Keep It Simple
There is a lot to poker...
There are tells, there are probabilities, there is lots of deception. Achieving the highest levels of poker play requires ample supplies of talent, dedication and practice. There really really is a lot to know and consider of the thousands of times you need to act in a single session. However, the biggest and most frequent decisions you make are often the simplest. In this article we'll talk about pot odds and probabilities in general as they relate to low limit hold'em.
Understanding pot odds (the ratio of the size of the pot to the size of the current bet when it is your turn to act) is important, or rather knowing what to actually do during your turn is important.
The thing is, knowing what to do the vast majority of the time doesn't require you to know the exact pot odds, a simple guesstimate is almost always correct except in those extremely close-call situations where making either a call or a fold or a call or a raise have very similar expectations. Making an error in those situations is not the end of the world. The most important thing about pot odds is understanding the concept and why staying in with certain hands lose money and staying in with others makes money.
The simple truth is that a lot of players make bad calls in situations that come up all the time. This is the worst possible scenario for their bankroll. Here are some of the common pot odds snafus:
The Gutshot Straight Draw
You are holding
and three people see a flop for one bet each of
you are last to act, player 1 bets, player 2 calls and you should...
fold. Of course. You know that anyhow. Right now the pot odds are 5 to 1 and a gutshot draw is worse than 11 to 1. Do you ever make this call on this flop in this situation, which happens frequently? If you don't make that call then how about this?
You are holding:
in middle position and four people see a flop for one bet each of
You check and there is a bet and a call, do you make another call? It's the almost same situation as before (actually the first scenario is even worse than this one because if a ten does fall to give you your straight it make make a higher straight for someone else--at least in this scenario if you make the straight it will be the nut straight). The truth is that unless you are extremely generous with your estimation of implied odds then this call is a mistake also, yet people make it all the time. However, far worse than this call is the next call on the turn when they still have not completed their straight and there is still action in the hand.
Bets and raises between the other players only make this more costly! Many people will chase a straight in this situation because they know if they make their hand they are probably going to make a decent pot, However they will more than pay for those rare occasions where they drag a large pot with the very frequent times when they have to pay off all of those bets and raises for no gain at all.
This is not to say never draw to gutshot straights
It's a familiar piece of advice not to draw to a gutshot straight, but the fact is that sometimes you have to draw to a gutshot straight in low limit hold'em because there is enough money in the pot to do so. It's not uncommon in a live game for there to be 15 or more small bets in the pot on the flop in which case you definitely should draw a card to the gutshot straight when the gutshot straight is the nuts and when you can get in for a single bet. If the pot is raised or if you expect it to be raised then the pot needs to be twice as large to make this call and sometimes even this happens at a low limit table. The key is to be able to recognize when the pot is large enough to make this call and when it is not.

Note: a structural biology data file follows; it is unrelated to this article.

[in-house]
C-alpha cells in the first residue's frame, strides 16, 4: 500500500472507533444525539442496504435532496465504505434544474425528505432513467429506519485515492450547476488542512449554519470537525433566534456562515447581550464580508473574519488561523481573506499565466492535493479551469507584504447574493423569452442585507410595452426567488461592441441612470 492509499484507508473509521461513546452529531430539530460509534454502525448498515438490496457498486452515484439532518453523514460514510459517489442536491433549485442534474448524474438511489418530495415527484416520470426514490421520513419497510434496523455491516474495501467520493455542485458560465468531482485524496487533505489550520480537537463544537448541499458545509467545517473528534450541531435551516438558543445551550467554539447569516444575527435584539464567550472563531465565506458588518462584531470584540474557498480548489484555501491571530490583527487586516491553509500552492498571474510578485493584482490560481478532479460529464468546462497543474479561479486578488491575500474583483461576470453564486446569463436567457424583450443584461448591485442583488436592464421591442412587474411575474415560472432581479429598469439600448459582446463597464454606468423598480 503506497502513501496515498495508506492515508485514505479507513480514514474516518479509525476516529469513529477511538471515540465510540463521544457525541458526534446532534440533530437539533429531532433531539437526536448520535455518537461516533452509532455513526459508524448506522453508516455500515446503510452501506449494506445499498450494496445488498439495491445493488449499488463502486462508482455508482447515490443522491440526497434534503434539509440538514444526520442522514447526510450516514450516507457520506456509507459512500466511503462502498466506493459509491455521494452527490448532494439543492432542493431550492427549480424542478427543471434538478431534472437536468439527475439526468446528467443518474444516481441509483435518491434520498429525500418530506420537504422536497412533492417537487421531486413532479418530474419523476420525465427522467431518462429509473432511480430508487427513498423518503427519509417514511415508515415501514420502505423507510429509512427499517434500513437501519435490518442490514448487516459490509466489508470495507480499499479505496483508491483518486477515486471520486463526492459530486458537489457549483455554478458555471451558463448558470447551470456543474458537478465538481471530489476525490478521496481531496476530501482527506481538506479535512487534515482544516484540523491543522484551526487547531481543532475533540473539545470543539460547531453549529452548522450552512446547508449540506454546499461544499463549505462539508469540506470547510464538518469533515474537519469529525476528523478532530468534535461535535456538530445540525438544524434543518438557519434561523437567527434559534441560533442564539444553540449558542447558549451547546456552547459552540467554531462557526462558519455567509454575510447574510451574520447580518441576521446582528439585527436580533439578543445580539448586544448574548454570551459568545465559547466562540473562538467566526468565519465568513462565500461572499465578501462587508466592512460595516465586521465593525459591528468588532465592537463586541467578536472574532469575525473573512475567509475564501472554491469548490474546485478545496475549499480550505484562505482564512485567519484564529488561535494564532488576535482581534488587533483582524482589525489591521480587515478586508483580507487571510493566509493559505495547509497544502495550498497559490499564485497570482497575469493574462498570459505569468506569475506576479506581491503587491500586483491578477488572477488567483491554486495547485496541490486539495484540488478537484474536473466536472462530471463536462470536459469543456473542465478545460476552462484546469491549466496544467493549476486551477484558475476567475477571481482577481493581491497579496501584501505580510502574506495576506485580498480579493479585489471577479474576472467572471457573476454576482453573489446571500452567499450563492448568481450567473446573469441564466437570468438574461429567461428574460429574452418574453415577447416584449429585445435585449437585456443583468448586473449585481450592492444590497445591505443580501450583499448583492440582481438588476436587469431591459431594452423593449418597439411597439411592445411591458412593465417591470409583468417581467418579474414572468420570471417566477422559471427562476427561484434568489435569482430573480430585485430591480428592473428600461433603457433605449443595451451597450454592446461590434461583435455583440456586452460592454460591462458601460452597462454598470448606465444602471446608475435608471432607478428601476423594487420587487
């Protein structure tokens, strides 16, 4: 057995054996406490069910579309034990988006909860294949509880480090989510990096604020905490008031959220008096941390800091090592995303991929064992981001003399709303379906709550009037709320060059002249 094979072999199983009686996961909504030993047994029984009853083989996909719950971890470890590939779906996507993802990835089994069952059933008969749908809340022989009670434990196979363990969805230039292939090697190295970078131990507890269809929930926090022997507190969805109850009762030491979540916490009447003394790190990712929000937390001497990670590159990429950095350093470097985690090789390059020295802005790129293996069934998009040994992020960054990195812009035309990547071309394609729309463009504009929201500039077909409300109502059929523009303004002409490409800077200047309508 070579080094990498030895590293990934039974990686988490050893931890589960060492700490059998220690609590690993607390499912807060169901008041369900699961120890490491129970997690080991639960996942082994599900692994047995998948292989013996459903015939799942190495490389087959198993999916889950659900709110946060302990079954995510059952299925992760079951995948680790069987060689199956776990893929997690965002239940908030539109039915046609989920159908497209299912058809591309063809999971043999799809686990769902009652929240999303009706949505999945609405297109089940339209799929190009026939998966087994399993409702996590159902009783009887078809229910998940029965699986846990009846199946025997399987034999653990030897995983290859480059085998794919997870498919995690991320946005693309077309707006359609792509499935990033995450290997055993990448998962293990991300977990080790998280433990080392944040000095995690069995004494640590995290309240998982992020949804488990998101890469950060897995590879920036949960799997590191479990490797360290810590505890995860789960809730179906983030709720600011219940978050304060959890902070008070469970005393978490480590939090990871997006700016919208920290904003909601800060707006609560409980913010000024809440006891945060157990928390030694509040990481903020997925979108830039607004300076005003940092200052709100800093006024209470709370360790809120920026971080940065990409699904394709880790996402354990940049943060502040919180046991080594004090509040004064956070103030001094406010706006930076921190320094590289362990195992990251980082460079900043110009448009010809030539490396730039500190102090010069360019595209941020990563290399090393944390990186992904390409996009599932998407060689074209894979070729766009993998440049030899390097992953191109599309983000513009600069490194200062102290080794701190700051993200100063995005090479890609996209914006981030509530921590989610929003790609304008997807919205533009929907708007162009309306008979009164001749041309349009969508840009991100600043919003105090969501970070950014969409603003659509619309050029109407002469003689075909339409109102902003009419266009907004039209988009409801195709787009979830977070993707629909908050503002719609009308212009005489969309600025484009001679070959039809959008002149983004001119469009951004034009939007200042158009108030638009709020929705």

Know about how big a pot must be when you have a certain number of outs
The most common drawing hands are straights (with 8 outs) and flushes (with 9 outs) this means that the whole pot (including any other bets made this round) has to be about 5 times the size of the bet you are calling. This is usually the case in any sort of multi-way pot, sometimes though these draws cost money. For example when it is a small blind vs. big blind situation with no raises then the size of the pot is only going to be 3 small bets which is not enough to justify a call to a straight or a flush. Also in a heads up situation it may make sense to make a call on the flop but not on the turn (when the bet size doubles). Keep in mind that this is related to the calling of bets and not potential heads up bluff and semi bluff possibilities. Also note that there may be other outs (including overcards and backdoor draws) that need to be included.
Calling on the flop doesn't mean you can call on the turn
Because the bet size doubles on the turn, if you had a draw that was worthwhile on the flop it might not be worth it to draw a second card on the turn. This is often the case where the number of opponents drops on the flop or when there is light action on the flop. For example if three players see a capped pot pre-flop there are 16 small bets (plus the blinds if they didn't play) in the pot. At this price it is correct to see one card on the flop to draw to an inside straight, however on the turn there will not be enough money to continue unless you have improved.
Know enough about the relationship between outs and pot size that you can make an instant estimate about whether to continue with a hand or not. This estimate will almost always be correct and when it isn't you won't be giving up much.
Avoid common pot odds errors like drawing to an inside straight or even a flush or open ended straight when the pot odds do not justify it.